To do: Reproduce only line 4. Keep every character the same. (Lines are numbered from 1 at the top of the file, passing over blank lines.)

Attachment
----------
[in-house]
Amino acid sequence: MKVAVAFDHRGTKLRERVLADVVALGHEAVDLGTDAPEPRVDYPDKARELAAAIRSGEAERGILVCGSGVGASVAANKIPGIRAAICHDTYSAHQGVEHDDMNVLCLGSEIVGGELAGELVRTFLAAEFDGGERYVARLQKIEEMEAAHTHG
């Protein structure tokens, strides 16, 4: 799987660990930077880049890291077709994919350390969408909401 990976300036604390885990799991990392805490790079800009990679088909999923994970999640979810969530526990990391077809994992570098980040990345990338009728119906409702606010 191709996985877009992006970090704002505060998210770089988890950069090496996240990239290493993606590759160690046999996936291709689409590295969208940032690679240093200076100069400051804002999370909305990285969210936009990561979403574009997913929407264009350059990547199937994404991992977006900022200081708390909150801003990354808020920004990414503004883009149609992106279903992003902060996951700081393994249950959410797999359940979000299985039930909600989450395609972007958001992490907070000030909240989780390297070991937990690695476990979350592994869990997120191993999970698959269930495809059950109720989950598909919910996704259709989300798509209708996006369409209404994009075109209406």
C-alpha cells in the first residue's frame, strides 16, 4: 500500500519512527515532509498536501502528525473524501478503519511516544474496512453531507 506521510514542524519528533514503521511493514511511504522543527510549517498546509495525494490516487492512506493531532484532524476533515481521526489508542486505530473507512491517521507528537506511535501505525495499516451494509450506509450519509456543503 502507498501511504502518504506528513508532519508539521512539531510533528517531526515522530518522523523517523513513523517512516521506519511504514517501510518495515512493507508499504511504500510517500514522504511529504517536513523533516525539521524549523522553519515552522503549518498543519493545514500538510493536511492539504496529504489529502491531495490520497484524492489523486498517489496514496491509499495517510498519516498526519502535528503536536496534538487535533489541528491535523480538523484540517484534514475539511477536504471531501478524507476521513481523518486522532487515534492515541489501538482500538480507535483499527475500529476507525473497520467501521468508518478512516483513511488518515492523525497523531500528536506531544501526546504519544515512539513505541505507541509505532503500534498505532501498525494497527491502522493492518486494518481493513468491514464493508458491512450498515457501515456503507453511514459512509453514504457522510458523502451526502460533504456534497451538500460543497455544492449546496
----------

C-alpha cells in the first residue's frame, strides 16, 4: 500500500519512527515532509498536501502528525473524501478503519511516544474496512453531507 506521510514542524519528533514503521511493514511511504522543527510549517498546509495525494490516487492512506493531532484532524476533515481521526489508542486505530473507512491517521507528537506511535501505525495499516451494509450506509450519509456543503 502507498501511504502518504506528513508532519508539521512539531510533528517531526515522530518522523523517523513513523517512516521506519511504514517501510518495515512493507508499504511504500510517500514522504511529504517536513523533516525539521524549523522553519515552522503549518498543519493545514500538510493536511492539504496529504489529502491531495490520497484524492489523486498517489496514496491509499495517510498519516498526519502535528503536536496534538487535533489541528491535523480538523484540517484534514475539511477536504471531501478524507476521513481523518486522532487515534492515541489501538482500538480507535483499527475500529476507525473497520467501521468508518478512516483513511488518515492523525497523531500528536506531544501526546504519544515512539513505541505507541509505532503500534498505532501498525494497527491502522493492518486494518481493513468491514464493508458491512450498515457501515456503507453511514459512509453514504457522510458523502451526502460533504456534497451538500460543497455544492449546496